The panel also recommended if required, a group can be constituted by the finance ministry’s department of economic affairs, with participation of the representatives of the Reserve Bank of India (RBI), the Ministry of Electronics and Information Technology (MeiTY), and the department of financial services for examination and development of an appropriate model of digital currency in India. If one is launched, the RBI should regulate it.Technology experts, however, were not very happy with the recommendations of the panel.
“The definition of cryptocurrency in the report is reasonably vague and may not cover something like Facebook’s libra or even bitcoin if one were to read it too technically. The drafting needs to be better,” said a lawyer who did not want to be named.Experts said it might be possible to develop a distributed ledger with nodes kept only in India.
“As a venture capitalist, I find… the suggestion of a ban quite disappointing because they did not engage with start-ups or domain experts,” said Nitin Sharma, technology investor and founder, Incrypt Blockchain.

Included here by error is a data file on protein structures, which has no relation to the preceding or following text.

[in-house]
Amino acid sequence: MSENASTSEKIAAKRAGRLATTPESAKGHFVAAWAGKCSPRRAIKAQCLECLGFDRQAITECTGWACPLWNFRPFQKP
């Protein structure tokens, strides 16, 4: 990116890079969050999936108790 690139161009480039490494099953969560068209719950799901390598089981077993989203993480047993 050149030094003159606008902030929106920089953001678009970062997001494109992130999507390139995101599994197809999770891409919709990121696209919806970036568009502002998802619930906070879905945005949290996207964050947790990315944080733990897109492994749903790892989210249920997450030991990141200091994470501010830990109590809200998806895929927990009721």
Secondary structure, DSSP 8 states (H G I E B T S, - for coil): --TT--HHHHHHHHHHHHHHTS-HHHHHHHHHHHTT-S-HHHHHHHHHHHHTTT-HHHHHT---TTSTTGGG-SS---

Maruti, Hyundai skip rural slump, manage to increase sales in FY19
Chennai: The country’s largest two carmakers, Maruti and Hyundai, managed to increase their rural sales in 2018-19. This took place despite the rural economy being under pressure.
Both companies are optimistic about 2019-20, too, with the raising of rural allocations in the Union Budget and higher Minimum Support Prices. That means more of rural disposable income.
Maruti Suzuki’s (the country’s largest car maker) rural sales in 2018-19 rose to 205,000 units or 39 per cent of sales. A year before, it was around 165,000 units or 37 per cent of sales. This year’s outcome will depend on the monsoon, farm output and how rural sales pick up.